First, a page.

- I can’t seem to enable rgba subpixel smoothing.
- Guake crashes on startup. Probably a general gnome bug.
- nautilus keeps forgetting my background image, and turning the screen white. I’m using a gnome-shell hack to get it to display the desktop, so that could be why ;)
- Both unity and gnome-shell fail to raise the window you alt-tab to if you have enabled focus-follows-mouse and your mouse does not happen to already be over the desired window. That is going to annoy me.
- Suspend resets keyboard layout. This bug probably exists in Ubuntu, but I could never get my old computer to come back from suspend anyway (probably a hardware / kernel thing).
Oh, the shell.
This hopefully won’t be such a hot topic in 6 months time, but right now it’s probably the biggest factor anyone needs to consider when upgrading / installing either of these distros.
Overall, I much prefer gnome-shell. It seems reasonably well designed and calm (for the most part), whereas my experience with unity made it seem more haphazard. But overall, there seem to be good ideas in both, and I hope that the best ideas from each will eventually make it into the other. Right now I have plans to work on gnome-shell extensions, so there is simply little point in me running an operating system that prevents that.
Particular notes, while I’m on the subject:
- I can’t believe gnome-shell doesn’t display the contents of your
Desktopfolder. You can enable it with gnome-tweak-tool, but it’s a terrible default (and it keeps losing my background image).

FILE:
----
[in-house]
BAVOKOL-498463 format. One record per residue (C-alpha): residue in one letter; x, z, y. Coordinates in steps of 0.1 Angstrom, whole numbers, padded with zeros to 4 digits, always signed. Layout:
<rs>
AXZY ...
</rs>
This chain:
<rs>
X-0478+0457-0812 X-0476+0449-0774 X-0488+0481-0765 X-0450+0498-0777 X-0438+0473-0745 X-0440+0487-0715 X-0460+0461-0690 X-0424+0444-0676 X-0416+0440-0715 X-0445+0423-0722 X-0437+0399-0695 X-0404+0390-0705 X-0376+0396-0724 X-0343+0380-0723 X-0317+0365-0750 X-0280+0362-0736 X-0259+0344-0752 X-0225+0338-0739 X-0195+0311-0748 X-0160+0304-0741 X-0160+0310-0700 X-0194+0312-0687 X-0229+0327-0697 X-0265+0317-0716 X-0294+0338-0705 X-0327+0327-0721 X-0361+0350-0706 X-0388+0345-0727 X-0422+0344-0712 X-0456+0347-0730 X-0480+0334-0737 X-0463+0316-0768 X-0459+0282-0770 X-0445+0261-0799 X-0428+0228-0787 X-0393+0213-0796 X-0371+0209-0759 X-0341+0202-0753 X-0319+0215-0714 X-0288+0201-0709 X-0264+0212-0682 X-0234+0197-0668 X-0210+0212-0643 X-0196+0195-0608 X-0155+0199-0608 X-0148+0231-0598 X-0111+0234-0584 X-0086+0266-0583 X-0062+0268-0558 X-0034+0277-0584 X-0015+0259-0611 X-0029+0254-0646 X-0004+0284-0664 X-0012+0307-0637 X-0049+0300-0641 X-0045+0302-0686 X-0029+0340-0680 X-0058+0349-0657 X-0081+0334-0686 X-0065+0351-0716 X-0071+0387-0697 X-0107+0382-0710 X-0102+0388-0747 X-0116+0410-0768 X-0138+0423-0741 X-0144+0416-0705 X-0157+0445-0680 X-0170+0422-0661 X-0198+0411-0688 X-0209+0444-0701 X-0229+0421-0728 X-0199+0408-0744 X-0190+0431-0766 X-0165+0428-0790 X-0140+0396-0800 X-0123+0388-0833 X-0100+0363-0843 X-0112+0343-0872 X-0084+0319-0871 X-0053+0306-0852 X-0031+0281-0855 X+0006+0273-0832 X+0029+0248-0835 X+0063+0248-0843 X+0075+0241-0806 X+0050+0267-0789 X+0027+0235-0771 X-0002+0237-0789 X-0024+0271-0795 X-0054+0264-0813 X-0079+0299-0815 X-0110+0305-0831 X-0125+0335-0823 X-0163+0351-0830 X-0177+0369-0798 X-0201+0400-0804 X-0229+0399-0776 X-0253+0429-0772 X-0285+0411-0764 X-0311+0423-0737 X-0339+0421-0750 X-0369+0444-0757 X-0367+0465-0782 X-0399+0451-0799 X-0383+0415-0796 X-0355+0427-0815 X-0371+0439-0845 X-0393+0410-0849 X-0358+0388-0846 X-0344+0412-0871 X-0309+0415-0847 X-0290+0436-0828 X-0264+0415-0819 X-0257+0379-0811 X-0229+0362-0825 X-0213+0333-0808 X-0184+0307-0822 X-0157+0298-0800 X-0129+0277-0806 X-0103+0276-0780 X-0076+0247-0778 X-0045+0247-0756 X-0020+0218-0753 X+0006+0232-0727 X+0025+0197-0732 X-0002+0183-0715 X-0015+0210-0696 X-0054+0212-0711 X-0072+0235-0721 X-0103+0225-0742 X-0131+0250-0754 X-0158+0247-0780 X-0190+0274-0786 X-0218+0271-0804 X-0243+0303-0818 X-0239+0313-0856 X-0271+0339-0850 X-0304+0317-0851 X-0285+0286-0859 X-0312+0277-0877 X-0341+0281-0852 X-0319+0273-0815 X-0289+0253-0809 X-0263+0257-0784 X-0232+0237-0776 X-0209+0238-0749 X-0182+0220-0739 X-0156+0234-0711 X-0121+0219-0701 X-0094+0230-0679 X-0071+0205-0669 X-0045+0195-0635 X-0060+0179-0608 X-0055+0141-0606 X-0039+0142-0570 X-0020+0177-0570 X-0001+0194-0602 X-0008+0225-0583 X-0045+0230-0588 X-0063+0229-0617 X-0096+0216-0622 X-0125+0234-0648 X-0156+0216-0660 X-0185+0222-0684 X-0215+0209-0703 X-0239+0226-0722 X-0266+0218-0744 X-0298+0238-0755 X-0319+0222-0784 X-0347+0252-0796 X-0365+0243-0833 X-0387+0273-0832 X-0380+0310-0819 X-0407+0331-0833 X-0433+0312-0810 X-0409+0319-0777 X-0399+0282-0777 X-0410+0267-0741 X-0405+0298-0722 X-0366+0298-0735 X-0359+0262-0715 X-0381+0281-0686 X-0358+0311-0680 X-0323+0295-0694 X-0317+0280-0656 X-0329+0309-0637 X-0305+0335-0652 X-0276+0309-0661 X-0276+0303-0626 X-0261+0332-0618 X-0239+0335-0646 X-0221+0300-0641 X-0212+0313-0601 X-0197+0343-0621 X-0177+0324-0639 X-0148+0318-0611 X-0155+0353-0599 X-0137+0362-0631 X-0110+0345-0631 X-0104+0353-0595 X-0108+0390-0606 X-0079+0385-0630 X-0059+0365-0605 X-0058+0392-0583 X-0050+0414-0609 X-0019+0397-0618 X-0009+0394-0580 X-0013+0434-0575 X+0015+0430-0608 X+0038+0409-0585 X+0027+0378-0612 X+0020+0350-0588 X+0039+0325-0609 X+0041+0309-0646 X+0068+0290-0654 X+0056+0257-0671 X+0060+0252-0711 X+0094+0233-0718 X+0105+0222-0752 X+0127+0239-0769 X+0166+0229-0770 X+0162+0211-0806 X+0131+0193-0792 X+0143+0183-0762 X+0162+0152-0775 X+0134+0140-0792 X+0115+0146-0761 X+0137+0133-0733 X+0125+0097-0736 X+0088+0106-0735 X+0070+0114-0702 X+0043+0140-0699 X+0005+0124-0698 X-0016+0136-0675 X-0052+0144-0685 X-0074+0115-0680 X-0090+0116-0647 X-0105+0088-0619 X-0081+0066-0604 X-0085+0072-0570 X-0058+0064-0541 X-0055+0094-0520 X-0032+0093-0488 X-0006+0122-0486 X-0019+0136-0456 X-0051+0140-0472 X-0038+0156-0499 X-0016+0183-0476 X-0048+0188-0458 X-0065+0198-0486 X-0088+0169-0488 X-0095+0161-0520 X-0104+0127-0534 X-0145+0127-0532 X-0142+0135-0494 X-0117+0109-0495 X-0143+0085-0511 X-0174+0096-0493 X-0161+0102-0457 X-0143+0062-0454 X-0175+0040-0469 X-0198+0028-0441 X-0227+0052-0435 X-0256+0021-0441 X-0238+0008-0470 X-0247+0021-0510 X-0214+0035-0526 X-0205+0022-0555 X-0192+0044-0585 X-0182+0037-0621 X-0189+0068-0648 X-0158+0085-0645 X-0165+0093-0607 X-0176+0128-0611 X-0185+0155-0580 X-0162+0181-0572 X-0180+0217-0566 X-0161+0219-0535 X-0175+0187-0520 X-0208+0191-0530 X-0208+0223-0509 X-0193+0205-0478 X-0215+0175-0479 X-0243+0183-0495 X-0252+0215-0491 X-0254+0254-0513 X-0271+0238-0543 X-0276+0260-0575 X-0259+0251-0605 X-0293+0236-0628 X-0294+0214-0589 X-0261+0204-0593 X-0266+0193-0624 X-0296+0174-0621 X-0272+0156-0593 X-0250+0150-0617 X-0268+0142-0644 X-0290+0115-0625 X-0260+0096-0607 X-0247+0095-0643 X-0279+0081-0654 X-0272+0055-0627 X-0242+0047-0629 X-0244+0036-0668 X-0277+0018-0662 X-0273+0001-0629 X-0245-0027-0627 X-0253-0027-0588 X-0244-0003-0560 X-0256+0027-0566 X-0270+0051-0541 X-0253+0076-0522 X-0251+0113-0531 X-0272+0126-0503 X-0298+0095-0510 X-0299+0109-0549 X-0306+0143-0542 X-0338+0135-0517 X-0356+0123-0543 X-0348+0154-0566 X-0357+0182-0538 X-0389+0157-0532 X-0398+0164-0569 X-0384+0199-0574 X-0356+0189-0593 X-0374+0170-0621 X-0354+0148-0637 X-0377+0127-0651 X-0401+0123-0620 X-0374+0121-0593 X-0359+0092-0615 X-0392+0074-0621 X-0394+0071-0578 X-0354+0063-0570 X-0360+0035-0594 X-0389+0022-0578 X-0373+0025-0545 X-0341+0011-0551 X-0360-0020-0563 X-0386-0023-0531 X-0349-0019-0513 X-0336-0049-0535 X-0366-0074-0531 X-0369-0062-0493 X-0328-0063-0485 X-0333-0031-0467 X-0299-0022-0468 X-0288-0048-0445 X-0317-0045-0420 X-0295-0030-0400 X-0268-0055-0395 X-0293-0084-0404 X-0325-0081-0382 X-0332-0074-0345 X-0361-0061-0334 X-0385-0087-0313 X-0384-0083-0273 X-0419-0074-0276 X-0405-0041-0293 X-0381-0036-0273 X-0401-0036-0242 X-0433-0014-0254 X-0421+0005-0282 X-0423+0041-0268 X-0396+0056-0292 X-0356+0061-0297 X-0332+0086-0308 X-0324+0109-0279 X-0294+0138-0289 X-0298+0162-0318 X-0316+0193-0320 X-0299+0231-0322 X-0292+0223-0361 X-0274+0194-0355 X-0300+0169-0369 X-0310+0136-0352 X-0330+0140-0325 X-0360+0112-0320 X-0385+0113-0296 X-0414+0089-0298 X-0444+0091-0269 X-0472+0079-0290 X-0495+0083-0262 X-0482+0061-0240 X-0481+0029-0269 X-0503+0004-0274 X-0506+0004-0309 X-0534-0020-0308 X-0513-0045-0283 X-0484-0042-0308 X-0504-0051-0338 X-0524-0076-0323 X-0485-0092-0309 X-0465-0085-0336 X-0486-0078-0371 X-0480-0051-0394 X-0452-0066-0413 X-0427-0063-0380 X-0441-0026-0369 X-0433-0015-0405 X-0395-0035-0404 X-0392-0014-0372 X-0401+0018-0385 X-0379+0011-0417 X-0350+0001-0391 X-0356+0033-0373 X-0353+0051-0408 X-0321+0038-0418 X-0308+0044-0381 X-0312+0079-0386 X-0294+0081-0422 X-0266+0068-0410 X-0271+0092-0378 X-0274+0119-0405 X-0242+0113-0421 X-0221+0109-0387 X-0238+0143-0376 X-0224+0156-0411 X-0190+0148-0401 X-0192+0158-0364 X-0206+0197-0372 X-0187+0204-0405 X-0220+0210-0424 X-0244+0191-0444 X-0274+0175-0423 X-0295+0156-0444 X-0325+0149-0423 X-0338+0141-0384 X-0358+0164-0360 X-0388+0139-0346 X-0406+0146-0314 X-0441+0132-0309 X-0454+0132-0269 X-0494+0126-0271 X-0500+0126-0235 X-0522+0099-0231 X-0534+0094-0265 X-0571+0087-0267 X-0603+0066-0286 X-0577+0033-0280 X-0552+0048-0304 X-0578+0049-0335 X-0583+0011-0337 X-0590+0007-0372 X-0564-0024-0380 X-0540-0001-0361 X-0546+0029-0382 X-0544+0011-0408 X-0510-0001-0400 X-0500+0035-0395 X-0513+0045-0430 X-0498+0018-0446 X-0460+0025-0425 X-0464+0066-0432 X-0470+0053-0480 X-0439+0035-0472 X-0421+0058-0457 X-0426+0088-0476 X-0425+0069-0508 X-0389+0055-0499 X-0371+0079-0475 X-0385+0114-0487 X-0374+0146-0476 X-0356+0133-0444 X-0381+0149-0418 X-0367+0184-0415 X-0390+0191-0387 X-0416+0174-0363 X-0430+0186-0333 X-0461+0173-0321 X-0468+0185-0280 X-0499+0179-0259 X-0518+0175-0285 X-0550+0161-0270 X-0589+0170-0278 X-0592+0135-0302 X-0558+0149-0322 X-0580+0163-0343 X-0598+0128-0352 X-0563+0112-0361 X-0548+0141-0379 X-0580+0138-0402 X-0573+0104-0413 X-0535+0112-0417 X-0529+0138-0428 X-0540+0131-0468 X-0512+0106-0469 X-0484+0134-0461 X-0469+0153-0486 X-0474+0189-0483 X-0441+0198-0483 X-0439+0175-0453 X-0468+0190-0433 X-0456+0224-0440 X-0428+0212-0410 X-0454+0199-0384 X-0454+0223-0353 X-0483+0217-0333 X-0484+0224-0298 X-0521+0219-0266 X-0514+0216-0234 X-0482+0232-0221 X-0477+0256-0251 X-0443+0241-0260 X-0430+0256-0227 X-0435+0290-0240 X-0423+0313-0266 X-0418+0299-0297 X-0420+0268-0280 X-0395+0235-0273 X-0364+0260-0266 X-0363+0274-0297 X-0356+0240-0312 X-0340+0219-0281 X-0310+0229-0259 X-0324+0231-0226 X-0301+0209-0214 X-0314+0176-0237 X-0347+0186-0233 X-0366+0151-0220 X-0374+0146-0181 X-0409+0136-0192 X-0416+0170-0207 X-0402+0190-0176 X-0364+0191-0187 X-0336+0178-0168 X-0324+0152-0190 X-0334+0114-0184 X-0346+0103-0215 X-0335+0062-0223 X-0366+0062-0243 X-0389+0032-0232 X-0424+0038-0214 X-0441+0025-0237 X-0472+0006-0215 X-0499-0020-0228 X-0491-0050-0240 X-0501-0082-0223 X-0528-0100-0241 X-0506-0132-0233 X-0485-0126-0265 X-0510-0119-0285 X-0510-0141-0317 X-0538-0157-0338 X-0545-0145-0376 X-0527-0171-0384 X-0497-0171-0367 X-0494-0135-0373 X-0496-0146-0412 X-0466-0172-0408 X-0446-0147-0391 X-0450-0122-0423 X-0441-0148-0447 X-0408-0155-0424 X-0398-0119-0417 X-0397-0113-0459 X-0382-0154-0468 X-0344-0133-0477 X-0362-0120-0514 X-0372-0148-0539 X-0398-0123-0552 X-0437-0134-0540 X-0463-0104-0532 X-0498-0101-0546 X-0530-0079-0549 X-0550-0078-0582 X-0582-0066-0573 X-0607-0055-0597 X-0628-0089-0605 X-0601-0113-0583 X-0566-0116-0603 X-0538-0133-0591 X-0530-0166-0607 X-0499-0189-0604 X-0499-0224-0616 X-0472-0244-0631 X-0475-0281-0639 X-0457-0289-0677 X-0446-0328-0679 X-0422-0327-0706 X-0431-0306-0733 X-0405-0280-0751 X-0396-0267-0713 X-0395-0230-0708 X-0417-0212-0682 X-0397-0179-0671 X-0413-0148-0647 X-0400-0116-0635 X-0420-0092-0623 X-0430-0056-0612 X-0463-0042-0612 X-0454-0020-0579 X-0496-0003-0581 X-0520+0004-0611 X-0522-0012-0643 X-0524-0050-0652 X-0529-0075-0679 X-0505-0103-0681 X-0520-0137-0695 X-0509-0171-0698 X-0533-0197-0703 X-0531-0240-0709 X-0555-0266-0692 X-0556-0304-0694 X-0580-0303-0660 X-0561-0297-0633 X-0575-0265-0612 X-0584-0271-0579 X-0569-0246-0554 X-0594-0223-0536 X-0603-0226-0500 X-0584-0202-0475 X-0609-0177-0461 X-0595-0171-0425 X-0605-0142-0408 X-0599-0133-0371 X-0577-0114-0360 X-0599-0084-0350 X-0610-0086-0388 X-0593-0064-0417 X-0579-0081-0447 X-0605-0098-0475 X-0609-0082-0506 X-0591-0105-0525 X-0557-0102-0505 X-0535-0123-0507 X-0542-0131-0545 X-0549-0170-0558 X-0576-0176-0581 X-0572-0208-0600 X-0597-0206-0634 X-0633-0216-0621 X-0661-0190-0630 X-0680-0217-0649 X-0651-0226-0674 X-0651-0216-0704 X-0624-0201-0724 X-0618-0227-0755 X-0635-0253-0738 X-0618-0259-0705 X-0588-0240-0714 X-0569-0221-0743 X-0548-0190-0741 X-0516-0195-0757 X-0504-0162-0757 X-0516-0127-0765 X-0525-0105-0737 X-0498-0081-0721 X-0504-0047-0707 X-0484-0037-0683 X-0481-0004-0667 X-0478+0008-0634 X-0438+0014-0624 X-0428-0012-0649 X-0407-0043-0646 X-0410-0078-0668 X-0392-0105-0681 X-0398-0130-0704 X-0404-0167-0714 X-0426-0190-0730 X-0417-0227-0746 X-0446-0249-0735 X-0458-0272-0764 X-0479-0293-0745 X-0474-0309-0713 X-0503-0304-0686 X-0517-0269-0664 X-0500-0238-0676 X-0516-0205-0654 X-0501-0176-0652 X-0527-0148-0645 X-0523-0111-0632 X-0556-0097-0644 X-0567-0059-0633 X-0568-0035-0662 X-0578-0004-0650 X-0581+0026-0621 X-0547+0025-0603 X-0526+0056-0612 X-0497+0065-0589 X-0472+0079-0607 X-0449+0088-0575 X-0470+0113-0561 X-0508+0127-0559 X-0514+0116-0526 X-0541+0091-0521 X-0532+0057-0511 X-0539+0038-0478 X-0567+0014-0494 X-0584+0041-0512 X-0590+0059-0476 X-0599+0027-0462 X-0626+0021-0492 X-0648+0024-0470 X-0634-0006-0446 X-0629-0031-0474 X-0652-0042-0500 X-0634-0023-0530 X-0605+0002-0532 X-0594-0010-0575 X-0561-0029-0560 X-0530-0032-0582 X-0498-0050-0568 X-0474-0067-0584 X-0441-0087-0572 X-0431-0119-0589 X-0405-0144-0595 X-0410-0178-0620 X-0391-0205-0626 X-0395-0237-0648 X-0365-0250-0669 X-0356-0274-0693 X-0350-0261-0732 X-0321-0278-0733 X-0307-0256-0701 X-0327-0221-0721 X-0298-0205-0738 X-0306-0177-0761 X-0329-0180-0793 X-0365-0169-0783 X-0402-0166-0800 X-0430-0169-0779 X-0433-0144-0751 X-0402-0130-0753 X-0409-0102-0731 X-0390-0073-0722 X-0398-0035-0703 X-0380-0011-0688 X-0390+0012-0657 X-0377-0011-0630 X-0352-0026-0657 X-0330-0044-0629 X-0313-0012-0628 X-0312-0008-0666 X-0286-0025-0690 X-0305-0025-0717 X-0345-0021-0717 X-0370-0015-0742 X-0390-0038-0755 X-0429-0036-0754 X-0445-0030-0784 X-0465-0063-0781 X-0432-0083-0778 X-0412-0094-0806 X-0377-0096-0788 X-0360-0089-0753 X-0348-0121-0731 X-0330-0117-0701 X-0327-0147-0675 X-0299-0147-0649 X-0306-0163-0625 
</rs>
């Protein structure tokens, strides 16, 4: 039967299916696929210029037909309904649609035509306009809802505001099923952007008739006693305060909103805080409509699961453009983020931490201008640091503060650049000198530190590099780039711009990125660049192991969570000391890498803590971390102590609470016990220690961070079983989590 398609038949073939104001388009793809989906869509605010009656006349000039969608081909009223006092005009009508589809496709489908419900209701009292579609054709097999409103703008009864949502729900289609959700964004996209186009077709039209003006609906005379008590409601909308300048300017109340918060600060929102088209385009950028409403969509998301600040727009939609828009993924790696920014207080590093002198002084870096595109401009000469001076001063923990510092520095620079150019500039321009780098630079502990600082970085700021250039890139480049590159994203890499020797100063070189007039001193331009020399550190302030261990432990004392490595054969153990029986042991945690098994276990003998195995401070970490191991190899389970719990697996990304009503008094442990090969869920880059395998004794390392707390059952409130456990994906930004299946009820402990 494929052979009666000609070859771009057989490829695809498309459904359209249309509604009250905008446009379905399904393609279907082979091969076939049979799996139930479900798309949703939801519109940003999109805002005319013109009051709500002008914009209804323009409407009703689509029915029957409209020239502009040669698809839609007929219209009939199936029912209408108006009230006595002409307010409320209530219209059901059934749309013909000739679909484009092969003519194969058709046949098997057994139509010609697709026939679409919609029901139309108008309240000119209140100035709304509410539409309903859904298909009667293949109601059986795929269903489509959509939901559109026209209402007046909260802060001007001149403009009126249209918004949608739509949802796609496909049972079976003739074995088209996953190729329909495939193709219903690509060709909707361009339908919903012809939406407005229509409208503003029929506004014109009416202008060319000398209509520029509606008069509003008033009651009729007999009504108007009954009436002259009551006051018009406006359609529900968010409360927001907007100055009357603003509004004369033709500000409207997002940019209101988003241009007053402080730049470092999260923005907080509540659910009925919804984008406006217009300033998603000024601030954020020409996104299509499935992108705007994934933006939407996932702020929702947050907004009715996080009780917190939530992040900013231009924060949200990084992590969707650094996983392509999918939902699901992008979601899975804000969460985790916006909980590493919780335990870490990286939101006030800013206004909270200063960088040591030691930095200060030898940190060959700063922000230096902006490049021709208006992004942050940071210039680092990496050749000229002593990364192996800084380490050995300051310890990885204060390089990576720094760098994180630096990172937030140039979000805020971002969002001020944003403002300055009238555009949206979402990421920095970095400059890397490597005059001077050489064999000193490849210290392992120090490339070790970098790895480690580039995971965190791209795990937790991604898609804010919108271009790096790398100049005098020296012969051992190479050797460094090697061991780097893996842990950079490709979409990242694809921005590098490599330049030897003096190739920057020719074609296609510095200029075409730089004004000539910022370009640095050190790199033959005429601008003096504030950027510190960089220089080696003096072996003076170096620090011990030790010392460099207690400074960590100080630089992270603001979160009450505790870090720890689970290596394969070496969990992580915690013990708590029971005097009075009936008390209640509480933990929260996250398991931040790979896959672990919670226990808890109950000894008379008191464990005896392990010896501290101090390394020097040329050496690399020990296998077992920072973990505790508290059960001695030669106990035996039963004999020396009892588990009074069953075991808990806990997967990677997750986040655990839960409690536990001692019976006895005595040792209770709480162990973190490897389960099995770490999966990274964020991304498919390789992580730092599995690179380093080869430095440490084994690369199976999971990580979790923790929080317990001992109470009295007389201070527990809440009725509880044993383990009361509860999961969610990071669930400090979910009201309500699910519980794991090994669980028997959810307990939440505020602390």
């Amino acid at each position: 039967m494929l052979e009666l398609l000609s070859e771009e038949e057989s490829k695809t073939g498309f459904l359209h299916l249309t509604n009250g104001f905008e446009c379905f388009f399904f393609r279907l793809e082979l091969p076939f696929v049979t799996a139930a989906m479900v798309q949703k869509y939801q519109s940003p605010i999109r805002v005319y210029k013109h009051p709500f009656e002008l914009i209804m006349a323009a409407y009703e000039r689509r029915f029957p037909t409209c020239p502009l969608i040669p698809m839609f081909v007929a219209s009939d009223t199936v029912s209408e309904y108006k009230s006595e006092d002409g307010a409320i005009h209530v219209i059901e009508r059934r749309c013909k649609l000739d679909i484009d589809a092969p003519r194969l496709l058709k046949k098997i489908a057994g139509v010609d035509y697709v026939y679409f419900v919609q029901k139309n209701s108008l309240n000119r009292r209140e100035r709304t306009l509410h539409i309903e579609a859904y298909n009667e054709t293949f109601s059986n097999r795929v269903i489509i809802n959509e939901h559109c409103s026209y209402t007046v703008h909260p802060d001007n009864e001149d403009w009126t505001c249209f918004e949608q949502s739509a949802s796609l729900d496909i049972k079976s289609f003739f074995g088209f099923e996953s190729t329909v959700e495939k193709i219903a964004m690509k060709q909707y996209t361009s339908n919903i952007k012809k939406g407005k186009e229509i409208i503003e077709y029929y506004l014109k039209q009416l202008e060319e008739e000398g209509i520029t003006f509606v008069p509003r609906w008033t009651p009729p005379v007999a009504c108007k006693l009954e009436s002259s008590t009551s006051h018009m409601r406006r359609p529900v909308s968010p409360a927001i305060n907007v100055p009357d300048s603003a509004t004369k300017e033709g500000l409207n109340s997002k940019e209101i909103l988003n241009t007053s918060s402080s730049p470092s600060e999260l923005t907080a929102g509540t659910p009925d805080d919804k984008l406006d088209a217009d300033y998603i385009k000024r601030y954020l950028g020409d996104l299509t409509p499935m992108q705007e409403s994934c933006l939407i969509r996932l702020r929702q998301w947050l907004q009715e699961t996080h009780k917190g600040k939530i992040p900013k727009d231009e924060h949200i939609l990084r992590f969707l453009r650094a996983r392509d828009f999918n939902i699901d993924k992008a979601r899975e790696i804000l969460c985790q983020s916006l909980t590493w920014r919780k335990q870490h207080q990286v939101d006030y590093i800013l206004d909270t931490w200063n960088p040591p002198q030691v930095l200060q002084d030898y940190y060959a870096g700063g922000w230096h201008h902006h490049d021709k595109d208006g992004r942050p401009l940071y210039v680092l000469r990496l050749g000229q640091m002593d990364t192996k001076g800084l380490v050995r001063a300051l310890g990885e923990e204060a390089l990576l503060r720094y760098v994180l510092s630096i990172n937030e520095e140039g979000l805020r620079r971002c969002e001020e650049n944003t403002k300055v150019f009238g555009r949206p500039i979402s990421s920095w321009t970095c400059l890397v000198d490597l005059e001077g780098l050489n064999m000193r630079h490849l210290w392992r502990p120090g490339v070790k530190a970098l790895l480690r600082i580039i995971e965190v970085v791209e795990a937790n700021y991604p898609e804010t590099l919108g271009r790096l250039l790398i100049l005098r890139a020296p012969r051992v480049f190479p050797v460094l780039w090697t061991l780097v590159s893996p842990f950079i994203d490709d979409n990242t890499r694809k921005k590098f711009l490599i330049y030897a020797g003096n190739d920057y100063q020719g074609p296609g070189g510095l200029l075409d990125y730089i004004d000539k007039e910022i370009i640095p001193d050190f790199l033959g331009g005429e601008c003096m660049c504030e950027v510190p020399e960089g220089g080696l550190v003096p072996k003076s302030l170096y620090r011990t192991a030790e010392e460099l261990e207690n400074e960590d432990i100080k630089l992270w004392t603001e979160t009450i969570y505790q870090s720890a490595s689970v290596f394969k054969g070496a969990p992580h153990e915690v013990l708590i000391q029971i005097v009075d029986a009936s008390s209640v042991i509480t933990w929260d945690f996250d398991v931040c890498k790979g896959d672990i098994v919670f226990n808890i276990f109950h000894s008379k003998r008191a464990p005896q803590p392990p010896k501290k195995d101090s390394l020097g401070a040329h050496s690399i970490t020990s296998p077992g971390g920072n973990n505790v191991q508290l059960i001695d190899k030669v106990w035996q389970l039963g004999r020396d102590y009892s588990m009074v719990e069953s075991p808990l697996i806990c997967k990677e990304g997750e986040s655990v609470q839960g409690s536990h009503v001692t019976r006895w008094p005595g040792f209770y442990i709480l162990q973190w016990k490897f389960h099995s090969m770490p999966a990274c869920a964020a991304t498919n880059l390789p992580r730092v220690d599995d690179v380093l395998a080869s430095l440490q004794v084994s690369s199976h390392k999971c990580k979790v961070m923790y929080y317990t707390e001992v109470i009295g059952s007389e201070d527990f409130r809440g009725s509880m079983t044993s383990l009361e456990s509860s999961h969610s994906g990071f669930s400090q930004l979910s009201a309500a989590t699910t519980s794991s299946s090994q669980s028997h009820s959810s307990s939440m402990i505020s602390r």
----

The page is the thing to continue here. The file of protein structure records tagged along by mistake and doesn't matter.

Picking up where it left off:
- The choice to not have an actual “shut down” option in the session menu is pure crazy. Easily fixed with an extension, but still a terrible default.
- Alt-tab seems much better thought out (in combination with alt-`) than unity.
- Launching multiple apps at once is tedious, because the dock is only visible in overlay mode, and overlay mode disappears whenever you launch an app. So you have to keep tapping the windows key.
- I didn’t think I would, but I actually quite like the automatic workspace management now that I’m used to it. I still have trouble if I want to swap two workspaces (If you move everything out of a workspace, it disappears!) but other than that it’s treating me well.
- There’s no way for applications to dynamically add things to the top panel. I hope this will change in future releases, but the persistent notification / applet problem in general seems like it has simply been swept under the rug (or hidden in the bottom-right corner ;)) for now.